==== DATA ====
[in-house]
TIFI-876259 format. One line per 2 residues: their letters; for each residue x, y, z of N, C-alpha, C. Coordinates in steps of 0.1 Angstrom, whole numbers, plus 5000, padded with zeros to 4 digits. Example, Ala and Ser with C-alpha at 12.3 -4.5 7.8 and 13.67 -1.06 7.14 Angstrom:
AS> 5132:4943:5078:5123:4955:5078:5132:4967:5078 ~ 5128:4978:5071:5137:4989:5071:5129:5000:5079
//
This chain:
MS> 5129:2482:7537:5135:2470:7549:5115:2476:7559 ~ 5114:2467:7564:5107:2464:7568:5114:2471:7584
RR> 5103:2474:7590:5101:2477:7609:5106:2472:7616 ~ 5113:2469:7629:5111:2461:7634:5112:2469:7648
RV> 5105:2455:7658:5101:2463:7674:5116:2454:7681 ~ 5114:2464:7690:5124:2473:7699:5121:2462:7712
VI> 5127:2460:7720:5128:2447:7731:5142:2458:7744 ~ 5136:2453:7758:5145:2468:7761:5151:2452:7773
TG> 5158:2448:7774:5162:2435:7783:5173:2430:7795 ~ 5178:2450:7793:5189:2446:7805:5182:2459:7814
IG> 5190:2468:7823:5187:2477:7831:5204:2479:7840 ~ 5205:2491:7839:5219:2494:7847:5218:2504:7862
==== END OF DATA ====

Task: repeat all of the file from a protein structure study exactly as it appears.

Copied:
[in-house]
TIFI-876259 format. One line per 2 residues: their letters; for each residue x, y, z of N, C-alpha, C. Coordinates in steps of 0.1 Angstrom, whole numbers, plus 5000, padded with zeros to 4 digits. Example, Ala and Ser with C-alpha at 12.3 -4.5 7.8 and 13.67 -1.06 7.14 Angstrom:
AS> 5132:4943:5078:5123:4955:5078:5132:4967:5078 ~ 5128:4978:5071:5137:4989:5071:5129:5000:5079
//
This chain:
MS> 5129:2482:7537:5135:2470:7549:5115:2476:7559 ~ 5114:2467:7564:5107:2464:7568:5114:2471:7584
RR> 5103:2474:7590:5101:2477:7609:5106:2472:7616 ~ 5113:2469:7629:5111:2461:7634:5112:2469:7648
RV> 5105:2455:7658:5101:2463:7674:5116:2454:7681 ~ 5114:2464:7690:5124:2473:7699:5121:2462:7712
VI> 5127:2460:7720:5128:2447:7731:5142:2458:7744 ~ 5136:2453:7758:5145:2468:7761:5151:2452:7773
TG> 5158:2448:7774:5162:2435:7783:5173:2430:7795 ~ 5178:2450:7793:5189:2446:7805:5182:2459:7814
IG> 5190:2468:7823:5187:2477:7831:5204:2479:7840 ~ 5205:2491:7839:5219:2494:7847:5218:2504:7862